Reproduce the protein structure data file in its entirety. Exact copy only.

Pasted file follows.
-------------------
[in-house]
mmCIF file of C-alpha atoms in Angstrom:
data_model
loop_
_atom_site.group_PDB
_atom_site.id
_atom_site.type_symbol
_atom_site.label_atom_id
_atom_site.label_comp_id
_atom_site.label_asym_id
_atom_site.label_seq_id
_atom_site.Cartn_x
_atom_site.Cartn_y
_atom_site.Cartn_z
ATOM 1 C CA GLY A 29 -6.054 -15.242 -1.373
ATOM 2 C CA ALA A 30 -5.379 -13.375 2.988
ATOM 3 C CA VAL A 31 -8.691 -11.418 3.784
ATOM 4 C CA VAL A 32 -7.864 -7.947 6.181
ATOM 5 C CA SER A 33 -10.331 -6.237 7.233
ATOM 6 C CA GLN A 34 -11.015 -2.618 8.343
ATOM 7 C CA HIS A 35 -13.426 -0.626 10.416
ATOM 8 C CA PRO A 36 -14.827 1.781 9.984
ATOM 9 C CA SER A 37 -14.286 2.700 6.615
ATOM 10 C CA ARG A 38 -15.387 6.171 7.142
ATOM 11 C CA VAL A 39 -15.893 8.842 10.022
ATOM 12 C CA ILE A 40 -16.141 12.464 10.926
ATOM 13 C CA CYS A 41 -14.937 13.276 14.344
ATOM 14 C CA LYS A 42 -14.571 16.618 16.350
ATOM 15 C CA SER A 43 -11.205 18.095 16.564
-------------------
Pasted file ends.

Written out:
[in-house]
mmCIF file of C-alpha atoms in Angstrom:
data_model
loop_
_atom_site.group_PDB
_atom_site.id
_atom_site.type_symbol
_atom_site.label_atom_id
_atom_site.label_comp_id
_atom_site.label_asym_id
_atom_site.label_seq_id
_atom_site.Cartn_x
_atom_site.Cartn_y
_atom_site.Cartn_z
ATOM 1 C CA GLY A 29 -6.054 -15.242 -1.373
ATOM 2 C CA ALA A 30 -5.379 -13.375 2.988
ATOM 3 C CA VAL A 31 -8.691 -11.418 3.784
ATOM 4 C CA VAL A 32 -7.864 -7.947 6.181
ATOM 5 C CA SER A 33 -10.331 -6.237 7.233
ATOM 6 C CA GLN A 34 -11.015 -2.618 8.343
ATOM 7 C CA HIS A 35 -13.426 -0.626 10.416
ATOM 8 C CA PRO A 36 -14.827 1.781 9.984
ATOM 9 C CA SER A 37 -14.286 2.700 6.615
ATOM 10 C CA ARG A 38 -15.387 6.171 7.142
ATOM 11 C CA VAL A 39 -15.893 8.842 10.022
ATOM 12 C CA ILE A 40 -16.141 12.464 10.926
ATOM 13 C CA CYS A 41 -14.937 13.276 14.344
ATOM 14 C CA LYS A 42 -14.571 16.618 16.350
ATOM 15 C CA SER A 43 -11.205 18.095 16.564